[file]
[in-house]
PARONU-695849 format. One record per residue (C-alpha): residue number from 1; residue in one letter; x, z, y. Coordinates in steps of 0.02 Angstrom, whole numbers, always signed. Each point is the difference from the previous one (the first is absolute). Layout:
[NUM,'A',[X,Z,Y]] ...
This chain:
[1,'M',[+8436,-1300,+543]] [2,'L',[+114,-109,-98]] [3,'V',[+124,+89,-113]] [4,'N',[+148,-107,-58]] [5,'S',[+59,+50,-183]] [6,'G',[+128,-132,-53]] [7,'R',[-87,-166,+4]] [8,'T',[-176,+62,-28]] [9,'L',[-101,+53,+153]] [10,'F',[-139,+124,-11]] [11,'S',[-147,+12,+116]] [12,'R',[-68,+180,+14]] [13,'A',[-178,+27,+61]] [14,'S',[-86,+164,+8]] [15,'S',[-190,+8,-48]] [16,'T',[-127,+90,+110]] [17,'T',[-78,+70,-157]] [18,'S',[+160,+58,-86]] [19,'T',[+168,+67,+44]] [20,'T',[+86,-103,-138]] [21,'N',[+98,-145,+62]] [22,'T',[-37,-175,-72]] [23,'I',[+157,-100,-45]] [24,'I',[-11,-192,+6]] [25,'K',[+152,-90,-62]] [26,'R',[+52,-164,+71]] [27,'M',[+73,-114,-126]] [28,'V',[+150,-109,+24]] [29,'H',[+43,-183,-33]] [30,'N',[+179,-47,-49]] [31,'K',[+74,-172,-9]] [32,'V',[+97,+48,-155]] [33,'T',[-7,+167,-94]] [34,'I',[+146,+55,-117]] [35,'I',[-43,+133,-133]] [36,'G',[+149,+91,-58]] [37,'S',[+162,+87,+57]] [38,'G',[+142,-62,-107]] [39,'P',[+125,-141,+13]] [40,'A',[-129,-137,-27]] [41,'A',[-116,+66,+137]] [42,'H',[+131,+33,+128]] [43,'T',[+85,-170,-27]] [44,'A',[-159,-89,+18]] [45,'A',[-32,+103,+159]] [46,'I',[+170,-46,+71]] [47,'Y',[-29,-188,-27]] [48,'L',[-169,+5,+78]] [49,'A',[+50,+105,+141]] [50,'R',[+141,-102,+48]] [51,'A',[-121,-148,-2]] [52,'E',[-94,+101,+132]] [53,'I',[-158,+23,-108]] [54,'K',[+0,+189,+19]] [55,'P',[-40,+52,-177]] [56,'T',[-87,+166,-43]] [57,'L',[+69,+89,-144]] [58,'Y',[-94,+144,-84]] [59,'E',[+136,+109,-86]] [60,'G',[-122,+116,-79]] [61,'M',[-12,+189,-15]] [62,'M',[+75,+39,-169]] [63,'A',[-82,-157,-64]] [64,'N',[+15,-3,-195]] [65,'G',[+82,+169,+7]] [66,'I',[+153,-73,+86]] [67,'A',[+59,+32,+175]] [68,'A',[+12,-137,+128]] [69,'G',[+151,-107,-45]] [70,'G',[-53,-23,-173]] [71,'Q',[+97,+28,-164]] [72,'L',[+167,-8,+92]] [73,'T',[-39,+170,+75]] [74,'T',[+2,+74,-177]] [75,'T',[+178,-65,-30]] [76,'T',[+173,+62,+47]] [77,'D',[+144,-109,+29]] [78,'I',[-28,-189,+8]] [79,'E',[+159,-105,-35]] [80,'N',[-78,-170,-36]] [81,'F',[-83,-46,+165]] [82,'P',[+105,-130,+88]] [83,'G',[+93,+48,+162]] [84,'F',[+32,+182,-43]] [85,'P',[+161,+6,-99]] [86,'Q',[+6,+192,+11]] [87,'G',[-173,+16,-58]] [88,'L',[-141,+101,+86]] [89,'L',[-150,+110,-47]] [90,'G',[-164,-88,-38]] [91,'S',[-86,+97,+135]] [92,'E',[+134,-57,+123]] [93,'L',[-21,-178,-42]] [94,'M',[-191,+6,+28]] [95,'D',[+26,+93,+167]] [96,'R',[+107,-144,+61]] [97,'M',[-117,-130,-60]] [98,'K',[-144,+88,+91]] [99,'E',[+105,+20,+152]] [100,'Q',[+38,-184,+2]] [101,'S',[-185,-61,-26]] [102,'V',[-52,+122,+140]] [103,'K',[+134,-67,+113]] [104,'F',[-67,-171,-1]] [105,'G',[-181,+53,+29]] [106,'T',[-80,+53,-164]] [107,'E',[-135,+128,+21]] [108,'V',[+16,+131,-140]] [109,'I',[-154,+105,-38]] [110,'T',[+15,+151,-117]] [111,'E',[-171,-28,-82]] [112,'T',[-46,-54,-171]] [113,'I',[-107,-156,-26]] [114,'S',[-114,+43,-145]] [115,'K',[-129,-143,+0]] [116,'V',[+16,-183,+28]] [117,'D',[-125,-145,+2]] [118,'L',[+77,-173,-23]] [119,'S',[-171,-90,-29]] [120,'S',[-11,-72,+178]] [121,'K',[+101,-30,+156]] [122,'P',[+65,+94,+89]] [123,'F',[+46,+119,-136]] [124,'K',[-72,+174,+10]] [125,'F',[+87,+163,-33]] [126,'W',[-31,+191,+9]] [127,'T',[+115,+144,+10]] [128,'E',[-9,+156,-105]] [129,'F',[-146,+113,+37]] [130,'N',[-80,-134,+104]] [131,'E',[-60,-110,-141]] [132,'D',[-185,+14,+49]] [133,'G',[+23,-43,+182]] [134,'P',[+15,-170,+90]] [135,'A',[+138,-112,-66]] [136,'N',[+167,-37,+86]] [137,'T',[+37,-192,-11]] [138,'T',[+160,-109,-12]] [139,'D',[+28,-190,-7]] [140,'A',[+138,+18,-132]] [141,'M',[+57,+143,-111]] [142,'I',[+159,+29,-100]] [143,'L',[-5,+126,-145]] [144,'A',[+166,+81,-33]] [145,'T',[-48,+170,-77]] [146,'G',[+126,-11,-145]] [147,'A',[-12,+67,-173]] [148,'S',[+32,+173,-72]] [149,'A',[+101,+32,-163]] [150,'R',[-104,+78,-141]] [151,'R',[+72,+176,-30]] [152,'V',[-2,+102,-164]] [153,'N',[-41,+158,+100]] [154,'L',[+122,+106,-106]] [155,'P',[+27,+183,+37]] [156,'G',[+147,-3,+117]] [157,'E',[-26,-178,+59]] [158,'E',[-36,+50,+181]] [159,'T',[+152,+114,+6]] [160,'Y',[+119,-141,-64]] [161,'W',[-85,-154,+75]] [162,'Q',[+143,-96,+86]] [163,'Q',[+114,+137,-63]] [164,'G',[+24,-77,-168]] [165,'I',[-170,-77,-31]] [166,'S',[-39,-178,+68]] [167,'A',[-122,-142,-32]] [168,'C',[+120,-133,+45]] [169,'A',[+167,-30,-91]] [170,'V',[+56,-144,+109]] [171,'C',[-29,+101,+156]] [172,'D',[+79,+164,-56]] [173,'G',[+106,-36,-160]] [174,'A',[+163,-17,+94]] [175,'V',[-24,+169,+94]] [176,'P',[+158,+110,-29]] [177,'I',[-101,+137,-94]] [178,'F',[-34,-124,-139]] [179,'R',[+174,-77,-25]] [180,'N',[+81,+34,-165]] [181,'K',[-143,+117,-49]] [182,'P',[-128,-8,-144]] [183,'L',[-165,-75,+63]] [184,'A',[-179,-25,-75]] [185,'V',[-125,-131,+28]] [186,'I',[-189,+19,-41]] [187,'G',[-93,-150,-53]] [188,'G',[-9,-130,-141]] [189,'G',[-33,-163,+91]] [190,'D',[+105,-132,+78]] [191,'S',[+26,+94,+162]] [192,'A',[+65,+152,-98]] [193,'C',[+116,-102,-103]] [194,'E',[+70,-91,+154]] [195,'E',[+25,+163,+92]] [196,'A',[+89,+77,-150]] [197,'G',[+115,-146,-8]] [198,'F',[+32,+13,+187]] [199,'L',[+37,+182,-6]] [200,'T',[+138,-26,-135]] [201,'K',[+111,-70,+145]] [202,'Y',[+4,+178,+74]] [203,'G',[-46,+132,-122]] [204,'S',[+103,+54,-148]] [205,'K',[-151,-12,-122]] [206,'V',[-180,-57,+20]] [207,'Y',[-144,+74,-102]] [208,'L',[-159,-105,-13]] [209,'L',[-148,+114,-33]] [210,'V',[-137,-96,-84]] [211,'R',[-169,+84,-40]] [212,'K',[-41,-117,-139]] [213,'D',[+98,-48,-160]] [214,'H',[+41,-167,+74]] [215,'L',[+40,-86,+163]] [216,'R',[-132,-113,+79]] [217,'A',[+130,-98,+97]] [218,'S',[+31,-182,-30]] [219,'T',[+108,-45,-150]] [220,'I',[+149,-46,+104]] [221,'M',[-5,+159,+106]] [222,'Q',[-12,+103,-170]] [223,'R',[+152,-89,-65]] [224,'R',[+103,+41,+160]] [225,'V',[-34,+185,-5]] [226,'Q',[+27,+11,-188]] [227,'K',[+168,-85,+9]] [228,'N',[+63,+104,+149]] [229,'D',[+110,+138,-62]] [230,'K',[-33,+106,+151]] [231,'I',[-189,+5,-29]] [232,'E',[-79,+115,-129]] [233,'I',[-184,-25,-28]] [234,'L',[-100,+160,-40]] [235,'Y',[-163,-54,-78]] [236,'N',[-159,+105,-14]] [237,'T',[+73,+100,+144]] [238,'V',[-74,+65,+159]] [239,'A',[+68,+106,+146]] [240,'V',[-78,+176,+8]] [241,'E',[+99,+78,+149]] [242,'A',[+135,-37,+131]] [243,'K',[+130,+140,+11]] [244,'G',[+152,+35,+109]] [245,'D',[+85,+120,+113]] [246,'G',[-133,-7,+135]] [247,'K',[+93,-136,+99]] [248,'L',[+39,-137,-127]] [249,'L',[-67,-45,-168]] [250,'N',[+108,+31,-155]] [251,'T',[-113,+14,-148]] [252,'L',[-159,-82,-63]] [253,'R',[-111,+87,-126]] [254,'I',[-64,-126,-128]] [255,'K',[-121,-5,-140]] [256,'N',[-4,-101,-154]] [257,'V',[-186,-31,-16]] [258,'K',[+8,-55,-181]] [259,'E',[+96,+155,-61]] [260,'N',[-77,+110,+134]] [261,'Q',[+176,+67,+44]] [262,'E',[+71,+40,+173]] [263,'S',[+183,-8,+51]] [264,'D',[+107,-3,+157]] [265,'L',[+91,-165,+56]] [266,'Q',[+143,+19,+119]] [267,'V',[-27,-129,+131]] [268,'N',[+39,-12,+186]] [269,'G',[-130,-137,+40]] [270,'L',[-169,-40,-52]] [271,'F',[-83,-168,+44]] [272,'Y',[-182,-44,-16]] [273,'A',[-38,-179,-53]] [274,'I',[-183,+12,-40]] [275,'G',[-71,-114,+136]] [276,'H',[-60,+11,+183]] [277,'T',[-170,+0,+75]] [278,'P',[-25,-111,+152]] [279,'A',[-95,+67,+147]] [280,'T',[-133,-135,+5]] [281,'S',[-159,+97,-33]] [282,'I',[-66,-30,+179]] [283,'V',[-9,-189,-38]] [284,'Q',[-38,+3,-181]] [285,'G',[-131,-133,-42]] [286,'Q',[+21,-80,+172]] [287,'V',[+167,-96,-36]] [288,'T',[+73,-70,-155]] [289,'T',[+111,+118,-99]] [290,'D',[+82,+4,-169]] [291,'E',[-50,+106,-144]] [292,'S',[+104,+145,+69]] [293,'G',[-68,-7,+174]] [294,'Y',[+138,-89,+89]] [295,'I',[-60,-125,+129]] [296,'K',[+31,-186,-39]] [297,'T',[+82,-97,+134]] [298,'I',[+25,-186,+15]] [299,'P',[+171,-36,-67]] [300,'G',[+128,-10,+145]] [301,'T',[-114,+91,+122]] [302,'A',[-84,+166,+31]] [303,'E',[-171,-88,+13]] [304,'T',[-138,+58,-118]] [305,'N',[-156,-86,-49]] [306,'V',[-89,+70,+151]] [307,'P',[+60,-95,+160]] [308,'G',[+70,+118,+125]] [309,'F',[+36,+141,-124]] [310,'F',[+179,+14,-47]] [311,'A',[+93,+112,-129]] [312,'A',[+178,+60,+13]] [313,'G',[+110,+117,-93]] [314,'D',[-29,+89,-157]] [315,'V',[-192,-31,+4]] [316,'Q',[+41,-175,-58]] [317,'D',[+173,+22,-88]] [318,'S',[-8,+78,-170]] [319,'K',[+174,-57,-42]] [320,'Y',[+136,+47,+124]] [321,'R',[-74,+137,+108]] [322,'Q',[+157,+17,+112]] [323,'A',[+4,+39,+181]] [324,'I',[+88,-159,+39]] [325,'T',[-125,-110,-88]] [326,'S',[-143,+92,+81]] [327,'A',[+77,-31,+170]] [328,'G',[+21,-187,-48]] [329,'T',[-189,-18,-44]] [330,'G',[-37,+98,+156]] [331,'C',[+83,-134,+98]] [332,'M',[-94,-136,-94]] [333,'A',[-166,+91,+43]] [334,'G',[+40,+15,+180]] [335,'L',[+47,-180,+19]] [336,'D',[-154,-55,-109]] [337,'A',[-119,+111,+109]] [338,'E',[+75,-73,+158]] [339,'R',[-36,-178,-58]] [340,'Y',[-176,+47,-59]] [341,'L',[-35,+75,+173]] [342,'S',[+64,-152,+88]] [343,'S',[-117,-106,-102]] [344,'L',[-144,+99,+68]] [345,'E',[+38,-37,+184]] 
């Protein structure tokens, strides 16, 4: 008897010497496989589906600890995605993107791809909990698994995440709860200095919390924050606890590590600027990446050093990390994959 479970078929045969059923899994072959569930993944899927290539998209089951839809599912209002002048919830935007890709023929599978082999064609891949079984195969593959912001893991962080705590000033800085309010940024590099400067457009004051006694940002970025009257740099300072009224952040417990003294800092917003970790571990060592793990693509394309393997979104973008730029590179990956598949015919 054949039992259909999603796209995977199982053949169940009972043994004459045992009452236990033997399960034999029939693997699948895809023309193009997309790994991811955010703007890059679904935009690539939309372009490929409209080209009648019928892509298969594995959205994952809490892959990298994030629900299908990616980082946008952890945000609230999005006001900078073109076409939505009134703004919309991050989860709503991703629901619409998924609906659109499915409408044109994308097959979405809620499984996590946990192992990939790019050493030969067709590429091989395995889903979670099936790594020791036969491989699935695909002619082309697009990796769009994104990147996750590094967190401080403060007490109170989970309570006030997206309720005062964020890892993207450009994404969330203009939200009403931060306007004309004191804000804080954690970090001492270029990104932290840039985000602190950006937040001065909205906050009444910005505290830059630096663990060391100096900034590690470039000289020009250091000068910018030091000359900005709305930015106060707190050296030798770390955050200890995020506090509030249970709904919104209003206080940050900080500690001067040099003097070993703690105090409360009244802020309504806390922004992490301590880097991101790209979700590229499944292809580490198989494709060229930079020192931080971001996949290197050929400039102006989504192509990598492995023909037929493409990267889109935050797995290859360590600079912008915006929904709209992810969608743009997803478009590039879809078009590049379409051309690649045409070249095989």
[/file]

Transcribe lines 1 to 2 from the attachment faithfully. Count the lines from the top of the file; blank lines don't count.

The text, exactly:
[in-house]
PARONU-695849 format. One record per residue (C-alpha): residue number from 1; residue in one letter; x, z, y. Coordinates in steps of 0.02 Angstrom, whole numbers, always signed. Each point is the difference from the previous one (the first is absolute). Layout: